I recently had lunch with a friend from high school who grew up Catholic. He told me about how he’s seen his faith and views evolve over the years and how he feels the Catholic Church has made some progress.
One of the issues he’s come to change his mind about is that he now believes in evolution. From what I gathered, he believes in the basic points of Darwinism as far as how man and animals have come to be and where they are now. He said that he still fully believes in a Creator God, but he also thinks evolution makes sense scientifically.
I personally believe that Adam and Eve were the first man and woman that God created and they were created like we look today, but I also believe that certain principles of evolution exists and that species have evolved. Even if I may disagree with my friend on some aspects, I still admire his courage in choosing to believe in two views that have traditionally been so opposing towards each other.
I’m not here to argue for or against the theory of evolution. (You can listen to much smarter men talk about that kind of stuff here.) I just think it’s funny how super-right-winged, Christian culture has traditionally had its defenses up against science, when really I don’t think that the Bible has to be on the complete opposite side of the spectrum from science—like you have to either believe in science or believe in God. If you’re asking me, I say that God created science.
I feel like there is a perception in the Christian community that we are the smartest people around. If you’ve talked to me for more than 20 minutes, you’ve probably realized that I am not someone who pulls the class grade point average up anymore. (I used to. I think I peaked academically in 7th grade.) I don’t try to talk much science with people that know science because they’ll talk circles around me in scientific facts. I think that the reason most atheists are atheists is because they’ve put so much intelligent thought into their logic and reasoning. And the existence of a God doesn’t make scientific sense. And I get that.
I don’t believe in everything that science has called a fact because the fact is: science has been disproving itself for ages. (Like are we supposed to be drinking milk now or what? It’s yes then it’s no then it’s yes. Just pick one and go with it.) There are scientific views that don’t conflict with the Bible that some conservatives still stand their ground against. Like the earth being 6,000 years old. (Personally my view is “Who cares?” But that’s me.) I think when Christians choose their battles poorly and stand in defiance over petty, irrelevant issues then we just make ourselves look silly.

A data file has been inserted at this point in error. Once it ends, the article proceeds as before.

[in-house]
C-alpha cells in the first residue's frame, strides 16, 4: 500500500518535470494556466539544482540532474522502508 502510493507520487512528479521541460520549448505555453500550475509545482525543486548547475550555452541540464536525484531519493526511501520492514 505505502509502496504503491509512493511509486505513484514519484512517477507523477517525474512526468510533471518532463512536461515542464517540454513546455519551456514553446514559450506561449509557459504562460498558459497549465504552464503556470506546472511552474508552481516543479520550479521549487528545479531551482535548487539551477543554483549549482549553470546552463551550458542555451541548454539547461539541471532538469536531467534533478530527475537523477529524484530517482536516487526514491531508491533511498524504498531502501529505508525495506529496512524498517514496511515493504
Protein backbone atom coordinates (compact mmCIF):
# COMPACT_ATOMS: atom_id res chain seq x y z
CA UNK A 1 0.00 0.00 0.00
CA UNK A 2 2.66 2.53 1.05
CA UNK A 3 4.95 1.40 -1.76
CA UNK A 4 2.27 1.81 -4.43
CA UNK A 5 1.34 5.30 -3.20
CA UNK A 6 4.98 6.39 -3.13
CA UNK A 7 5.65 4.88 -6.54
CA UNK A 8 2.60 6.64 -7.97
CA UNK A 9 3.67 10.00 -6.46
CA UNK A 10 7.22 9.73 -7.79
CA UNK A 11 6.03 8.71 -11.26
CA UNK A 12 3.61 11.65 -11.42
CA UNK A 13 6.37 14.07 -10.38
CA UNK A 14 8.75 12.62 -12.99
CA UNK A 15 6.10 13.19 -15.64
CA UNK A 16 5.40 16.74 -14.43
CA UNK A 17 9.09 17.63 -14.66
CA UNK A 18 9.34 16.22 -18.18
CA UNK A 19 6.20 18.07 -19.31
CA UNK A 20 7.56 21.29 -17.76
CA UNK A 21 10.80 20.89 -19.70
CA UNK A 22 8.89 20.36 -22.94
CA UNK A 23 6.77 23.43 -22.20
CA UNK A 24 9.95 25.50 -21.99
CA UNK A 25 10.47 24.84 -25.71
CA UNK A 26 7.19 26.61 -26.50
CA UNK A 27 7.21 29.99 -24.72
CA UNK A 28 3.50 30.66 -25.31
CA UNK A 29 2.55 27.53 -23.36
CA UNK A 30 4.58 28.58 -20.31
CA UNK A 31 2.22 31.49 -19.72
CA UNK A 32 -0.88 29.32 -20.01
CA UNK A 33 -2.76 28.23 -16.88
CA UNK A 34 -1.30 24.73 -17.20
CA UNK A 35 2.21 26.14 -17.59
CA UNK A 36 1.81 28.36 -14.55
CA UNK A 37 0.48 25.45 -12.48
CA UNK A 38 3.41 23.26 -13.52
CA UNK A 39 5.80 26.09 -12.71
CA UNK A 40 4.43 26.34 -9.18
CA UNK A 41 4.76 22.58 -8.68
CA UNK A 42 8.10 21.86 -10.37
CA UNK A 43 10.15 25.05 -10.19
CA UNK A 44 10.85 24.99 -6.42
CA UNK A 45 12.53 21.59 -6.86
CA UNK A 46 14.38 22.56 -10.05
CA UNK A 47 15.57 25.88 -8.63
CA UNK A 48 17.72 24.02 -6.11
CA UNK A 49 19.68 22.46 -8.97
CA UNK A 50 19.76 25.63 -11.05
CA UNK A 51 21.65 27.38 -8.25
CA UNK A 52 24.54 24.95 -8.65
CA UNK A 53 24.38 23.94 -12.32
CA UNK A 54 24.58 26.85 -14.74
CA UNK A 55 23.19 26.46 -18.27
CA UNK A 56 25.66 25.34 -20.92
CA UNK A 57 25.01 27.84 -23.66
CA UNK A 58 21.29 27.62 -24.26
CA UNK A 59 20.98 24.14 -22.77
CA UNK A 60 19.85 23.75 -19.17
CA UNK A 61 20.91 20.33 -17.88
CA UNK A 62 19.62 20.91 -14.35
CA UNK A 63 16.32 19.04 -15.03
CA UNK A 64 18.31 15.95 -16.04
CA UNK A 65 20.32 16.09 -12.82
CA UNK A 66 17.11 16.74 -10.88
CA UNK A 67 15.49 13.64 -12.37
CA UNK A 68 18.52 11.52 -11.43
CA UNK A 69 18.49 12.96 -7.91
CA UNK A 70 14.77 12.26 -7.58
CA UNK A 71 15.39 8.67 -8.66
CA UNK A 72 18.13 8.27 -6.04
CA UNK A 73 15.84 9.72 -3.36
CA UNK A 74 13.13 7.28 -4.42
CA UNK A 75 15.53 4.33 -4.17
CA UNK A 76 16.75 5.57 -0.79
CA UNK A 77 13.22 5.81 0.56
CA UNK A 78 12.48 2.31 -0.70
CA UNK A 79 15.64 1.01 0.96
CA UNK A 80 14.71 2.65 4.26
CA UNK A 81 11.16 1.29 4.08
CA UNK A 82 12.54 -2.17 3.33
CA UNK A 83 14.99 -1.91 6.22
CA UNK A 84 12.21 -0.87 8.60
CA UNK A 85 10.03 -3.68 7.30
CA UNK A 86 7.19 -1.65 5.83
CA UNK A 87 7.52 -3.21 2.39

John Lennox, a brilliant mathematician and philosopher of science said, “As both a scientist and a Christian, I would say that [Stephen] Hawking’s claim is misguided. He asks us to choose between God and the laws of physics, as if they were necessarily in mutual conflict… For me, as a Christian believer, the beauty of the scientific laws only reinforces my faith in an intelligent, divine creative force at work.”
I love that.
I have friends who are atheists that I love talking to. I don’t think I’m smarter than they are just because they can’t grasp the concept of a God. I’ve accepted that God is bigger than logic and reasoning, and that’s why I put my faith in Him. But I don’t think my atheist friends are talking to me because they want me to prove them wrong. They already know what they believe. Could it be they are talking to me because they want community with me? And if that’s true, then they are more Christian than they think they are. Because that community junk is biblical.
I used to think our job as Christians was to prove everyone wrong who disagreed with us. And that if I had friends who didn’t come to Jesus, then I had failed.
That is just wrong thinking. Bad theology. Ignorant.
The book of Acts tell us that even the Apostle Paul didn’t see everyone he preached to join him in his faith. I think the writer Luke put that there for a reason.
He witnessed to them from morning till evening, explaining about the kingdom of God, and from the Law of Moses and from the Prophets he tried to persuade them about Jesus. Some were convinced by what he said, but others would not believe.
It’s not my job to out-talk someone. My job is to love and to listen. And to learn. Atheists don’t need to hear Christians’ minds. They need to hear their hearts. We have power when we open our mouths, and we have power when we shut them.